Spinal Cord Injury Breakthrough
Associate Professor Sylvia Gustin, Associate Professor Paul Wrigley and Professor Philip Siddall.
Researchers from NeuRA, the University of New South Wales the University of Sydney, and HammondCare have found surviving sensory spinal nerve connections in 50 per cent of people living with complete thoracic spinal cord injuries.
The study, which is part of a decade-long collaboration between the researchers, used cutting-edge functional MRI (fMRI) technology to record neural response to touch. It was Dr Sylvia Gustin who analysed the fMRI images to identify the moment the patient’s brain registered the touch.
“Seeing the brain light up to touch shows that despite the complete injury to the thoracic spine, somatosensory pathways have been preserved,” explains Dr Gustin.
“It’s fascinating that although the patients did not ‘feel’ the big toe stimulation in the experiment, we were able to detect a significant signal in response to the touch in the brain’s primary and secondary somatosensory cortices, the thalamus, and the cerebellum.”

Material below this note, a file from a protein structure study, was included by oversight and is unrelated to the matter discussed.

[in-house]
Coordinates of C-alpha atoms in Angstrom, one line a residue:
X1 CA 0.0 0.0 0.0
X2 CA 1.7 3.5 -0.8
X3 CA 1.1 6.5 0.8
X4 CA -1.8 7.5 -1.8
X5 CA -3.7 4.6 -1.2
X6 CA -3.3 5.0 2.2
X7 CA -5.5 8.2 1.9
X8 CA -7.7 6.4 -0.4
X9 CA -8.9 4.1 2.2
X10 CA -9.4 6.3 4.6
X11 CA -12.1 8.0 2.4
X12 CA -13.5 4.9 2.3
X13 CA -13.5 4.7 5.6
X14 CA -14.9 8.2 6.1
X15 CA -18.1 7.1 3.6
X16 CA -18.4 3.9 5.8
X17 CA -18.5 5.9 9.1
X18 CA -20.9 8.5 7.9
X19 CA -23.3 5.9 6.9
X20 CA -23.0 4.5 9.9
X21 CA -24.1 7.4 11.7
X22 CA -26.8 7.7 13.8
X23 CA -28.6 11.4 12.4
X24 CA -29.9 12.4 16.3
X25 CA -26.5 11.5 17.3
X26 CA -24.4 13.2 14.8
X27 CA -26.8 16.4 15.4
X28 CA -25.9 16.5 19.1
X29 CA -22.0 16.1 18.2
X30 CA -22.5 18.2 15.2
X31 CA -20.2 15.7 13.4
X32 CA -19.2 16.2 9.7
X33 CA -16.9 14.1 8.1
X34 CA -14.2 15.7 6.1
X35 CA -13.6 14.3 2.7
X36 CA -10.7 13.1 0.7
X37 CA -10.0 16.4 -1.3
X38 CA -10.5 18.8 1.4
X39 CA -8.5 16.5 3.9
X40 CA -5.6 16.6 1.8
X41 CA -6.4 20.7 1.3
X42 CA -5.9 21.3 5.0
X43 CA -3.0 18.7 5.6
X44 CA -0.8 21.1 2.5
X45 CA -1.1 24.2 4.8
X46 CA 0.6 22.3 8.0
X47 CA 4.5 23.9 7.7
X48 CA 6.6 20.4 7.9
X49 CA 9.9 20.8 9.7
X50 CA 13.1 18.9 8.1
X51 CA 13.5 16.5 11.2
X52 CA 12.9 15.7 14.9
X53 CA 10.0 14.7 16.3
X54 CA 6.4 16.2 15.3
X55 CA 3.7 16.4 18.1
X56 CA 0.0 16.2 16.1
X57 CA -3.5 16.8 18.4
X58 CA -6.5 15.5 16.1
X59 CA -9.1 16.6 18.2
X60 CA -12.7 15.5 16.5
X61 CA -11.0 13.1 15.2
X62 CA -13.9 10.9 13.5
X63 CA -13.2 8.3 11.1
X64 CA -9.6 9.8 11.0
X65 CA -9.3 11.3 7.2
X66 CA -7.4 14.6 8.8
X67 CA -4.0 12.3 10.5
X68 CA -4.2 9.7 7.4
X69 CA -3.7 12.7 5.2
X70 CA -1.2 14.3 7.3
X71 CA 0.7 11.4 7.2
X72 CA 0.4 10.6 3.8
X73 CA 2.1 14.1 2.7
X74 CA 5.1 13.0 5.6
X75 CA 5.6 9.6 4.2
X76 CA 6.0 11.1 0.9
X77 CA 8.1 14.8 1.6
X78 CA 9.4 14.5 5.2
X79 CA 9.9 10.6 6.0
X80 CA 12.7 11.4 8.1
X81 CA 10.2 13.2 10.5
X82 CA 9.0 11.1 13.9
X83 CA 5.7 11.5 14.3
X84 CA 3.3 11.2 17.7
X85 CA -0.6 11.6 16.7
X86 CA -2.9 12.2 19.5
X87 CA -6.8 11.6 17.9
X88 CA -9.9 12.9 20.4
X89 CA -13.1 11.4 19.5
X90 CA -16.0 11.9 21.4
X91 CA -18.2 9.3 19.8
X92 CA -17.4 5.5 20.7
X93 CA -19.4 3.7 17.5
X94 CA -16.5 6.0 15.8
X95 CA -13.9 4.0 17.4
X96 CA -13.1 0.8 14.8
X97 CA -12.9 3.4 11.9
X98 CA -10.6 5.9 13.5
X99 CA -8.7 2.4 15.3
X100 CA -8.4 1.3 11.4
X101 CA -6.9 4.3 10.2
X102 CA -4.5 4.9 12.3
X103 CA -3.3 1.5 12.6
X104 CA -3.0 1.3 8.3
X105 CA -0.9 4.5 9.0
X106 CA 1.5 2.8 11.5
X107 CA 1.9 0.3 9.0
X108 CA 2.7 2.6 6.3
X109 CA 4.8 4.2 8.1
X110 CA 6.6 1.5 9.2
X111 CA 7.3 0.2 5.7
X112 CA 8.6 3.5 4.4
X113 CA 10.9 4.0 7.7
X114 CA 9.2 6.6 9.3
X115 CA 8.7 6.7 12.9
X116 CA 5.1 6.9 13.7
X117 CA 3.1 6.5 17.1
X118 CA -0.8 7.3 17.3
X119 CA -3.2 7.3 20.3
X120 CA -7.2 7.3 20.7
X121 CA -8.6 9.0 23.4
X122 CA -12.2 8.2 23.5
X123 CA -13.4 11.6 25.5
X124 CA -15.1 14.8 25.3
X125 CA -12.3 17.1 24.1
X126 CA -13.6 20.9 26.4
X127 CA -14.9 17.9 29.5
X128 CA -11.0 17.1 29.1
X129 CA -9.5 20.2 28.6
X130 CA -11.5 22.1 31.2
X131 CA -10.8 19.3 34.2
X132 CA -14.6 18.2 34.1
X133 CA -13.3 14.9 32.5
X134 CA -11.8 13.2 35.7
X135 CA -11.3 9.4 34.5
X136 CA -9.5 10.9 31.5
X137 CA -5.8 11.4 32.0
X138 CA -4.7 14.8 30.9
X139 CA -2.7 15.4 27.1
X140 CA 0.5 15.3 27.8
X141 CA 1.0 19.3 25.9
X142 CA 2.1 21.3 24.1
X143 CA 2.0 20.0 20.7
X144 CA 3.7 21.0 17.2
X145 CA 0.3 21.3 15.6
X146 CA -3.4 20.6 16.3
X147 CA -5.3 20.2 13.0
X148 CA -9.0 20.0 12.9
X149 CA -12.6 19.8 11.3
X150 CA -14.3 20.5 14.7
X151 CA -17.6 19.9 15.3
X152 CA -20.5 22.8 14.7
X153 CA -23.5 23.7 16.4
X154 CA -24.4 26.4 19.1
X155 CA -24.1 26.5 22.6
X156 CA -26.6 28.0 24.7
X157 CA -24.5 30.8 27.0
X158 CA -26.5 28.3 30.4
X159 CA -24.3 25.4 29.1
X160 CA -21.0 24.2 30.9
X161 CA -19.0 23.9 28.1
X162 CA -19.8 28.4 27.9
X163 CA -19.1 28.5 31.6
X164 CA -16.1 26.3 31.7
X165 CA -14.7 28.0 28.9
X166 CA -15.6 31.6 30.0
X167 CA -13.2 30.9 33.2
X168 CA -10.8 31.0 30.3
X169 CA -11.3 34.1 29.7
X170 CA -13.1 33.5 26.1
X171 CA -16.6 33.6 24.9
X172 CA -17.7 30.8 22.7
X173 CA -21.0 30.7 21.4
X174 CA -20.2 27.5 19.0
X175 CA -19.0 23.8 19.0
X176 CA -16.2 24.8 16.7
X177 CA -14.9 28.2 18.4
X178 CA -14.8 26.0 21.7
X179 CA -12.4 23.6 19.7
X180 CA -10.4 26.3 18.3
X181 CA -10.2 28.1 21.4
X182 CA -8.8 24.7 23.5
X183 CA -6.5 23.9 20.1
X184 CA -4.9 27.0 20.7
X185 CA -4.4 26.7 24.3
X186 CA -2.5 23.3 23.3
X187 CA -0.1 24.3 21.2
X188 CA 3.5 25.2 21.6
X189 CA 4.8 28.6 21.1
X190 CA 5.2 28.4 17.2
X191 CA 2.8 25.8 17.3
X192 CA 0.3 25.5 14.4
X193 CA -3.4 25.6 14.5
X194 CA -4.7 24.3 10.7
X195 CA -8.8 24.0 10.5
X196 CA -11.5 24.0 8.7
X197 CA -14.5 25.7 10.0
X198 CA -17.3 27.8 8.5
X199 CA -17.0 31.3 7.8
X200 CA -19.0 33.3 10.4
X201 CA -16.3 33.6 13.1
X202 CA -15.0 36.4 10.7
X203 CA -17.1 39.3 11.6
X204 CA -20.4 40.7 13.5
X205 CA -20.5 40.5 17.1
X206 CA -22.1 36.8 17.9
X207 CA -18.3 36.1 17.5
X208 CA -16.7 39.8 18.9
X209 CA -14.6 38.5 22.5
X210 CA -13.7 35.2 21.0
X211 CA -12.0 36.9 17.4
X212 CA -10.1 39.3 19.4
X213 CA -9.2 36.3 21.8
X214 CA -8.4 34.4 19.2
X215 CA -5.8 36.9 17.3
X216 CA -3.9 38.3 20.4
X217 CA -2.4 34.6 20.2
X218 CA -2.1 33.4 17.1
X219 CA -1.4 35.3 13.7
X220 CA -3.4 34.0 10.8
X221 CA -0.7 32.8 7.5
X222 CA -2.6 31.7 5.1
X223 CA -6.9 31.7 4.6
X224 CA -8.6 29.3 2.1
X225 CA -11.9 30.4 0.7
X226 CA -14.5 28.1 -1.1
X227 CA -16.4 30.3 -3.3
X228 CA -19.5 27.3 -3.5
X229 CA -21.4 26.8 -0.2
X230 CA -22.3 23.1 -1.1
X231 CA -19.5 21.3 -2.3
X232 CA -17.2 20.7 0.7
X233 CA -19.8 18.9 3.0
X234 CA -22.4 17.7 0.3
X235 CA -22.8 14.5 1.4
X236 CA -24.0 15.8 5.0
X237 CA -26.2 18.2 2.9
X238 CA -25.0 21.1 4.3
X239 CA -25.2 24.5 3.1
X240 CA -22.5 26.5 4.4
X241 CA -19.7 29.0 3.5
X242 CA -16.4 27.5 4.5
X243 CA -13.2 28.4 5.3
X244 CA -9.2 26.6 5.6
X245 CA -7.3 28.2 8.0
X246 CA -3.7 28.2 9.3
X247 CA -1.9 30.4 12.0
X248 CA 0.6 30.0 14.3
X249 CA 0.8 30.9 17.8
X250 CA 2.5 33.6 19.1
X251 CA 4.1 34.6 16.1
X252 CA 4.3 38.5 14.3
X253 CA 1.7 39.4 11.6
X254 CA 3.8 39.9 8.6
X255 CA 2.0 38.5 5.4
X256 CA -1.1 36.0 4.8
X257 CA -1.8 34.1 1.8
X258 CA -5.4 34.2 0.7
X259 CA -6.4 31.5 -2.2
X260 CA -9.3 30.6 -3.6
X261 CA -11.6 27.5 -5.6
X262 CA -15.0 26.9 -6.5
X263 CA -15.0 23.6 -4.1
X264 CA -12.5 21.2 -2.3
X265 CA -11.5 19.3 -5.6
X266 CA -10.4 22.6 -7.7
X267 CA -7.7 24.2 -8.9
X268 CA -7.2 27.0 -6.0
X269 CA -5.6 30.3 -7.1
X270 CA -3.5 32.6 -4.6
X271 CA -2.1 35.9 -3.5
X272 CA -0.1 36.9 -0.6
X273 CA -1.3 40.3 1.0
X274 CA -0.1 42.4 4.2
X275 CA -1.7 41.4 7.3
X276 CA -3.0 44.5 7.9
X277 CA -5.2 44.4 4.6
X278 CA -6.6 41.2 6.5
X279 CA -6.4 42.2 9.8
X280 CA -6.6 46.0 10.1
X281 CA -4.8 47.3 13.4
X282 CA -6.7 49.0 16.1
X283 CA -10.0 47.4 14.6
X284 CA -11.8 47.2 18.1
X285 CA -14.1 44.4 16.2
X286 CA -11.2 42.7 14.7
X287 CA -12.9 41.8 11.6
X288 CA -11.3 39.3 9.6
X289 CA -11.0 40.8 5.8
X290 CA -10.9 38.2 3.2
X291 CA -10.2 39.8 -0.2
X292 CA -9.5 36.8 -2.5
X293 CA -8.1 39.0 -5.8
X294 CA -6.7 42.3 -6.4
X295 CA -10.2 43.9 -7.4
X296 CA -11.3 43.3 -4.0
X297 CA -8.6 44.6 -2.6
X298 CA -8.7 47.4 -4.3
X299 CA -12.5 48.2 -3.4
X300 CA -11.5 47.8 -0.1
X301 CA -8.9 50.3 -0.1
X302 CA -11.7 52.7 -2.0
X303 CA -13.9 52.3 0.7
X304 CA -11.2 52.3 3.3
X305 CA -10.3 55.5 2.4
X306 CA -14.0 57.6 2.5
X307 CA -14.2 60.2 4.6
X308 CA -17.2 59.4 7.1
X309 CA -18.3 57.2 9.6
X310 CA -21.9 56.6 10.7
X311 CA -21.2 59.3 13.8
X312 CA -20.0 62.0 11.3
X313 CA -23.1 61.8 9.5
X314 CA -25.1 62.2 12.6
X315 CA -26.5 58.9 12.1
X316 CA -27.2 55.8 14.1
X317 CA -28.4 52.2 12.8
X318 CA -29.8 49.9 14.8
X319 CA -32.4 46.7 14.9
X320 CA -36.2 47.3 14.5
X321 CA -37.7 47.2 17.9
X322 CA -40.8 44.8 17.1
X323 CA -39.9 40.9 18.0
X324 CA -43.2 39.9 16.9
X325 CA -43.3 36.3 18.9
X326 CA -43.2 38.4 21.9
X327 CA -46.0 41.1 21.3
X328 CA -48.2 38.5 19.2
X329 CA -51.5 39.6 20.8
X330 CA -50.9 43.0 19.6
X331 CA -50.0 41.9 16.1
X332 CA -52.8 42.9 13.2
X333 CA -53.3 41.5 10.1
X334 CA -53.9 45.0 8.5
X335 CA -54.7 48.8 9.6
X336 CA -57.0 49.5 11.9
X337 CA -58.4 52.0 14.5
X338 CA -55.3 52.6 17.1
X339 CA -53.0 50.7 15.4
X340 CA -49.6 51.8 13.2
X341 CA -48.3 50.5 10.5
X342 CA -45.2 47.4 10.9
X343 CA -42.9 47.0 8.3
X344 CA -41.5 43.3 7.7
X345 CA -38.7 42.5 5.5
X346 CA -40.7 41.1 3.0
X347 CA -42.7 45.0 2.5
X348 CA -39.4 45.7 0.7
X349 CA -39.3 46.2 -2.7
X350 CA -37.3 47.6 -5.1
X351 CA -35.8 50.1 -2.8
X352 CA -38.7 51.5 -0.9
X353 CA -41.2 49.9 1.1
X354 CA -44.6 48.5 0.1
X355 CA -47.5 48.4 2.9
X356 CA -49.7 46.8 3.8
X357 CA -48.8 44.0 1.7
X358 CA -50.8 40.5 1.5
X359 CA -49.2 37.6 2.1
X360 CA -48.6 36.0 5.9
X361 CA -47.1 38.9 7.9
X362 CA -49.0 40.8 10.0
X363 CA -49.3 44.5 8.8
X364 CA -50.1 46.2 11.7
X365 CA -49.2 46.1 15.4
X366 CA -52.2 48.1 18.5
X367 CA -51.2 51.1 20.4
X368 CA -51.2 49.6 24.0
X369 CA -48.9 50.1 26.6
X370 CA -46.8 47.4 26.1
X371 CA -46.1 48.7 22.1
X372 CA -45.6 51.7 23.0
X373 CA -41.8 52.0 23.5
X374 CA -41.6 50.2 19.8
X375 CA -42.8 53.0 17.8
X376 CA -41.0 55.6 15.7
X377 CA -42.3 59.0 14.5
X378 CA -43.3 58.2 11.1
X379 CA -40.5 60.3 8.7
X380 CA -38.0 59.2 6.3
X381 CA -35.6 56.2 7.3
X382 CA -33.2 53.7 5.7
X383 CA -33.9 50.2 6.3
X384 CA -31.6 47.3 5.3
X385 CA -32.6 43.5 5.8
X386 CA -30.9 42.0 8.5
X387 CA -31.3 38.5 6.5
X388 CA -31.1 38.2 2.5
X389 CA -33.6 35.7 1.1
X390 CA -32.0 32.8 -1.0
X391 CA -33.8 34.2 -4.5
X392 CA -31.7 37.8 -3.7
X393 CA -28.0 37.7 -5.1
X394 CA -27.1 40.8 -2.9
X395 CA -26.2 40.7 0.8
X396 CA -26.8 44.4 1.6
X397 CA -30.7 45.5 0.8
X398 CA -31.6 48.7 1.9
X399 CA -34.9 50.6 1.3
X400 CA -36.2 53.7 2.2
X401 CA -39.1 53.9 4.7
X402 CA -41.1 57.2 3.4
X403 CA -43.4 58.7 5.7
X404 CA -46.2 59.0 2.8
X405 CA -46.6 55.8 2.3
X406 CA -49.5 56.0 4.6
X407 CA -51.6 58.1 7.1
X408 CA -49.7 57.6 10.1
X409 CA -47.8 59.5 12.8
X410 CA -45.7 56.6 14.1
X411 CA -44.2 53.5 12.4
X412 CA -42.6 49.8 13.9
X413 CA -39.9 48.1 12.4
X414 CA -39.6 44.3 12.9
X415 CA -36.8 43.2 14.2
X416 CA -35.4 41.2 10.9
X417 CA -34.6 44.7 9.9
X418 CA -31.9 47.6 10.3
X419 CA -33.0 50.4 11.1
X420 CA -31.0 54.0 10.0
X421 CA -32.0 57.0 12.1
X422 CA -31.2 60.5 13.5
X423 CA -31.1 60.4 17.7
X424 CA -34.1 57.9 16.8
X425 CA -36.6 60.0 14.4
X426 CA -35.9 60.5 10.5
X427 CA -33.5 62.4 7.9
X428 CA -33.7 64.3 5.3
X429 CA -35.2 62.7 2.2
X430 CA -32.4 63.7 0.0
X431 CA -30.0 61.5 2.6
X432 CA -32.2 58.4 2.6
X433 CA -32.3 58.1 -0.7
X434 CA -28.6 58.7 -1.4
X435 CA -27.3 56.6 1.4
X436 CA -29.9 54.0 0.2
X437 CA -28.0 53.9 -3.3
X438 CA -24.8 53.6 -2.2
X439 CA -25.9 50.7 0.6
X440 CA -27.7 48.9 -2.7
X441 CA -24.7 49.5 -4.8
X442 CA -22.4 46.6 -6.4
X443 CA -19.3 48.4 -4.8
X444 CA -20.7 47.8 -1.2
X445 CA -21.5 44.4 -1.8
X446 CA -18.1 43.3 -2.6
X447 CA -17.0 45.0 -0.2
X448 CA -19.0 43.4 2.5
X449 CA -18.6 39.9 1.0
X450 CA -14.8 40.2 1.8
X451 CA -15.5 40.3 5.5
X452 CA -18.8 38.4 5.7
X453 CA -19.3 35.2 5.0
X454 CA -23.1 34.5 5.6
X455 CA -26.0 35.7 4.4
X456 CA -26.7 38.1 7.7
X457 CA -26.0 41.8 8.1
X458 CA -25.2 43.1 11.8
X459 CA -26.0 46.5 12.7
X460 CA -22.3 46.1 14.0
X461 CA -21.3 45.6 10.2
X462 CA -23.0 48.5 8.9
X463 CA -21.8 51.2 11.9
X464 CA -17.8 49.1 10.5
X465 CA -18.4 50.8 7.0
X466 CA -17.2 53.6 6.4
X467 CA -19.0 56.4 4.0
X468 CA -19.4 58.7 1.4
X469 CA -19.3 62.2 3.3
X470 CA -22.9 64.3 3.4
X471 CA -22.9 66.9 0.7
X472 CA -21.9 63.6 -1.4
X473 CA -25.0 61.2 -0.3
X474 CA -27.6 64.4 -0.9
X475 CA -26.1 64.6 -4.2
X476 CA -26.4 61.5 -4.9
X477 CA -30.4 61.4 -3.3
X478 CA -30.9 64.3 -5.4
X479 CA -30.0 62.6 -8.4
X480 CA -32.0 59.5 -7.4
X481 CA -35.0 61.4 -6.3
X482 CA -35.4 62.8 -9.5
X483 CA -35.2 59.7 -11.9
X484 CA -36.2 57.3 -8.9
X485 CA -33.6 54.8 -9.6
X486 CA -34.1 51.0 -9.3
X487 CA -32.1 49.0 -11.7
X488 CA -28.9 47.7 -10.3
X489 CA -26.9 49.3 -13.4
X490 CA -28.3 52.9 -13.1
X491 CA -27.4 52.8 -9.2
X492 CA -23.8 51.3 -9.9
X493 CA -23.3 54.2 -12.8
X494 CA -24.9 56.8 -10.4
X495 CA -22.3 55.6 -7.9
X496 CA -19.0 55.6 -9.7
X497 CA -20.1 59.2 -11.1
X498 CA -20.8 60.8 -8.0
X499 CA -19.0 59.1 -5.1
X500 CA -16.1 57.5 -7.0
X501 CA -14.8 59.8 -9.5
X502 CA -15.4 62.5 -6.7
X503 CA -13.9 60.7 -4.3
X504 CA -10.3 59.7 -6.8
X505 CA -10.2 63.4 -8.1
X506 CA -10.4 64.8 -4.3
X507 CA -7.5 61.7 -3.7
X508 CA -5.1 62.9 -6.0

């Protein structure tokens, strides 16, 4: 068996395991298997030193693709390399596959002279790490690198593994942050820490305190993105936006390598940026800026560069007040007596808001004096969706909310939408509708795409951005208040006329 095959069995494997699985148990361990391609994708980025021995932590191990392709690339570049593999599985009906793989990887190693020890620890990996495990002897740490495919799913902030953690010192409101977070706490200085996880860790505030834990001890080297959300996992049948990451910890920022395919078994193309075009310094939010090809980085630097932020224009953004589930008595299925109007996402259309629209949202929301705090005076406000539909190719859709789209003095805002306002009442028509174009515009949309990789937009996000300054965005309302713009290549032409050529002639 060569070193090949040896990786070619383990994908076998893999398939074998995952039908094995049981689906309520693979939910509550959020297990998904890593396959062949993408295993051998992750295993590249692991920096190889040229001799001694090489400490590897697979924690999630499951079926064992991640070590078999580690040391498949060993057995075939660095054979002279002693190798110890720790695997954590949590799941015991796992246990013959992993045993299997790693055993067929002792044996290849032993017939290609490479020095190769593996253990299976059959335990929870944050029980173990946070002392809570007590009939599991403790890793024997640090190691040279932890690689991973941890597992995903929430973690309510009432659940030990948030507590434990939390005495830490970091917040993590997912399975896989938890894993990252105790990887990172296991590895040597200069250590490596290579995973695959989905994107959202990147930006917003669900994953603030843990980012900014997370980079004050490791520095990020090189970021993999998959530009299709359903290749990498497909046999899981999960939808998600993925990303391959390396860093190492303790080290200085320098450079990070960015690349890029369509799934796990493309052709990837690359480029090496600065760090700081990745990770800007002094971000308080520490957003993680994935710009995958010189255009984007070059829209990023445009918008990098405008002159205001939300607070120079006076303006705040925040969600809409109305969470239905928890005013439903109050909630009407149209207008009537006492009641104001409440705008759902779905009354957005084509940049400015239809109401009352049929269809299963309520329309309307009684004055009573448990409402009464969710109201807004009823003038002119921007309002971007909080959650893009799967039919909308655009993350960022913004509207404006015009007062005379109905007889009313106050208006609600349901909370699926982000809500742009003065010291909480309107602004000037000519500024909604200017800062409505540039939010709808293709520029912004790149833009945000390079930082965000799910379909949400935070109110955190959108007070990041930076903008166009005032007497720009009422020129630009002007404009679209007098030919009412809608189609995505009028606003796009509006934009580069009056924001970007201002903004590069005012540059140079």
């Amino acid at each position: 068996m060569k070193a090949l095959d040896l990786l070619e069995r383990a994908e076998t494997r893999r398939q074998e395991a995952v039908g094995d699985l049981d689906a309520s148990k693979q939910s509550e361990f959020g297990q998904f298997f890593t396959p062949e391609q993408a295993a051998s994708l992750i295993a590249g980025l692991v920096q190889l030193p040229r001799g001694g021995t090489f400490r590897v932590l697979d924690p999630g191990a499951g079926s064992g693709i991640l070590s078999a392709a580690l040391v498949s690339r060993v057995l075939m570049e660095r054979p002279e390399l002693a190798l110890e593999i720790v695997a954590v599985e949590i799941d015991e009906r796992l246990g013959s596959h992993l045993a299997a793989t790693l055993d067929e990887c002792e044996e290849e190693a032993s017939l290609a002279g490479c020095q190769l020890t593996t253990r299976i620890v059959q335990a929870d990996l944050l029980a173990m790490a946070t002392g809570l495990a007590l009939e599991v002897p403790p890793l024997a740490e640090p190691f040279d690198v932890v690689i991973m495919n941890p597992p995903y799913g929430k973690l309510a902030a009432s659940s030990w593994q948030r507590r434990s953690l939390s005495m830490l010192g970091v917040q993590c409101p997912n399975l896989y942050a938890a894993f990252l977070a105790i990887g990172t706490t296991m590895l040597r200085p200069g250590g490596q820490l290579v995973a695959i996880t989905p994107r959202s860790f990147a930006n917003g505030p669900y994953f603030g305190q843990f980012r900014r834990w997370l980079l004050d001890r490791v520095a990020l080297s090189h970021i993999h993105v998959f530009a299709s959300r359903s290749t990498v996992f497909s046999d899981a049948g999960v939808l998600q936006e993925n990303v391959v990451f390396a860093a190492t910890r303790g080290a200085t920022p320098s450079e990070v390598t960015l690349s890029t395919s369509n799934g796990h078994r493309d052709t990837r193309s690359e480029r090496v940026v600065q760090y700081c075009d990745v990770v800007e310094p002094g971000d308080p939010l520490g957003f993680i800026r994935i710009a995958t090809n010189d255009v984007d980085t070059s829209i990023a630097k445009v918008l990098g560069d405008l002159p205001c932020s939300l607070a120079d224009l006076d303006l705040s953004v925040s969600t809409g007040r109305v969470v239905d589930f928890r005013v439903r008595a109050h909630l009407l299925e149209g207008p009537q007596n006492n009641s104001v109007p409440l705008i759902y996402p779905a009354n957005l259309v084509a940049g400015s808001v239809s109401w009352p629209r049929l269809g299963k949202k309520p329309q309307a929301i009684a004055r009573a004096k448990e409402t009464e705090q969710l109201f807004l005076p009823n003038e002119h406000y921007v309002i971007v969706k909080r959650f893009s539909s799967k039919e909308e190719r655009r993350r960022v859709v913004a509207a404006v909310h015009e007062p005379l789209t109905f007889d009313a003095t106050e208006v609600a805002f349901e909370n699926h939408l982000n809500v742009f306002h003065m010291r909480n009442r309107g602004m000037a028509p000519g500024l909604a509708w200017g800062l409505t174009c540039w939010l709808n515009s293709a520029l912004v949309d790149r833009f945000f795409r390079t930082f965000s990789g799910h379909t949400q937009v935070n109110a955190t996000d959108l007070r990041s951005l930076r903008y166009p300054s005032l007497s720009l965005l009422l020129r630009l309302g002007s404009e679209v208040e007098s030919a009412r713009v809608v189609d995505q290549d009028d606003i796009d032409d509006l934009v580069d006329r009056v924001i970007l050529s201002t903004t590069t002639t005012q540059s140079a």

For those living with a complete spinal cord injury this means, despite previously believing the communication to the brain had been severed in the injury, messages are still being received. Dr Gustin describes this new category of spinal cord injury as ‘discomplete’
“The current classification system is flawed. It only contains two types of spinal cord injury – complete and incomplete,” says Dr Gustin.
“It is important we acknowledge there is a third category – the ‘discomplete’ injury, only then we can provide better treatment regimens for the many sufferers of a complete spinal cord injury.”
For those newly classified as ‘discomplete’, this discovery opens up new opportunities to identify those people living with a spinal cord injury that are more likely to benefit from treatments aimed at improving sensation and movement. Because of this study, research participant, James Stanley, now knows he belongs to a new category.
“It is exciting to know that there is a connection there, that my toe is trying to say hello to my brain,” says James.
“If medical professionals can work to identify people like me with a ‘discomplete’ injury earlier, perhaps they can find new treatments and rehabilitation techniques.
“The thought that one day I might be able to feel the sand between my toes again, or the waves wash over my feet gives me hope. It’s something Dr Gustin’s discovery has made possible.”